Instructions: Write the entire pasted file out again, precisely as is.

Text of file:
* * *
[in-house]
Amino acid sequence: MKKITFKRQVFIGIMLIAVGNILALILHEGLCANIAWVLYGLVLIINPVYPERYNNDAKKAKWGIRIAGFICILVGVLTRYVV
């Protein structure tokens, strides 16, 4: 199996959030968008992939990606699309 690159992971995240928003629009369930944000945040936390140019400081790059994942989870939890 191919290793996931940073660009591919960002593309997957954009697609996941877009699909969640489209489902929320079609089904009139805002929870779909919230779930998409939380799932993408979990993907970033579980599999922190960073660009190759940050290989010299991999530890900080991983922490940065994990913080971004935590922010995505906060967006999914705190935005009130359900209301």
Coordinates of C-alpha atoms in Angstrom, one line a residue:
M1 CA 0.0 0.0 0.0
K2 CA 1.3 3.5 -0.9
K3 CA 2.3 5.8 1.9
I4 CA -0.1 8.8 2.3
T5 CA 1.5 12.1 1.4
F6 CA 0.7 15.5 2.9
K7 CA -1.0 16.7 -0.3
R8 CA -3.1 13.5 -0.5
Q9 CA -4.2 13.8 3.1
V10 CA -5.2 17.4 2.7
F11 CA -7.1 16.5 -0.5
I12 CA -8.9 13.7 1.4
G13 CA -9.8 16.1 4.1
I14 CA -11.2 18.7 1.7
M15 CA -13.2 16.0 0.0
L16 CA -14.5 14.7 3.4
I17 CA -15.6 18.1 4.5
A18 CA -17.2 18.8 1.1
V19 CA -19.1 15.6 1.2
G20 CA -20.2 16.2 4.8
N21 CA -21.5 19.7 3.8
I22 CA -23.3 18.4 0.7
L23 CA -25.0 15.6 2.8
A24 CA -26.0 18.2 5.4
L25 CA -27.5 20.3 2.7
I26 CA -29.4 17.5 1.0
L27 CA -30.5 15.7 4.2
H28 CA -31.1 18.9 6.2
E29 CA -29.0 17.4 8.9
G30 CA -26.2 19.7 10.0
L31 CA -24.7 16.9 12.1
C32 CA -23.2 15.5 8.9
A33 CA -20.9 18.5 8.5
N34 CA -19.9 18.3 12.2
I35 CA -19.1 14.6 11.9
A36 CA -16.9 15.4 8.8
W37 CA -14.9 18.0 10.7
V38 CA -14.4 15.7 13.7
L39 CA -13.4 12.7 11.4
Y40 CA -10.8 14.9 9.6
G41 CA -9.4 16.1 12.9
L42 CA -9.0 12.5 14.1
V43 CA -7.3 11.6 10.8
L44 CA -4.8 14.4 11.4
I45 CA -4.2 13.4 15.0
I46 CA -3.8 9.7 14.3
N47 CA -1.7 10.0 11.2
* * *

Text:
[in-house]
Amino acid sequence: MKKITFKRQVFIGIMLIAVGNILALILHEGLCANIAWVLYGLVLIINPVYPERYNNDAKKAKWGIRIAGFICILVGVLTRYVV
């Protein structure tokens, strides 16, 4: 199996959030968008992939990606699309 690159992971995240928003629009369930944000945040936390140019400081790059994942989870939890 191919290793996931940073660009591919960002593309997957954009697609996941877009699909969640489209489902929320079609089904009139805002929870779909919230779930998409939380799932993408979990993907970033579980599999922190960073660009190759940050290989010299991999530890900080991983922490940065994990913080971004935590922010995505906060967006999914705190935005009130359900209301």
Coordinates of C-alpha atoms in Angstrom, one line a residue:
M1 CA 0.0 0.0 0.0
K2 CA 1.3 3.5 -0.9
K3 CA 2.3 5.8 1.9
I4 CA -0.1 8.8 2.3
T5 CA 1.5 12.1 1.4
F6 CA 0.7 15.5 2.9
K7 CA -1.0 16.7 -0.3
R8 CA -3.1 13.5 -0.5
Q9 CA -4.2 13.8 3.1
V10 CA -5.2 17.4 2.7
F11 CA -7.1 16.5 -0.5
I12 CA -8.9 13.7 1.4
G13 CA -9.8 16.1 4.1
I14 CA -11.2 18.7 1.7
M15 CA -13.2 16.0 0.0
L16 CA -14.5 14.7 3.4
I17 CA -15.6 18.1 4.5
A18 CA -17.2 18.8 1.1
V19 CA -19.1 15.6 1.2
G20 CA -20.2 16.2 4.8
N21 CA -21.5 19.7 3.8
I22 CA -23.3 18.4 0.7
L23 CA -25.0 15.6 2.8
A24 CA -26.0 18.2 5.4
L25 CA -27.5 20.3 2.7
I26 CA -29.4 17.5 1.0
L27 CA -30.5 15.7 4.2
H28 CA -31.1 18.9 6.2
E29 CA -29.0 17.4 8.9
G30 CA -26.2 19.7 10.0
L31 CA -24.7 16.9 12.1
C32 CA -23.2 15.5 8.9
A33 CA -20.9 18.5 8.5
N34 CA -19.9 18.3 12.2
I35 CA -19.1 14.6 11.9
A36 CA -16.9 15.4 8.8
W37 CA -14.9 18.0 10.7
V38 CA -14.4 15.7 13.7
L39 CA -13.4 12.7 11.4
Y40 CA -10.8 14.9 9.6
G41 CA -9.4 16.1 12.9
L42 CA -9.0 12.5 14.1
V43 CA -7.3 11.6 10.8
L44 CA -4.8 14.4 11.4
I45 CA -4.2 13.4 15.0
I46 CA -3.8 9.7 14.3
N47 CA -1.7 10.0 11.2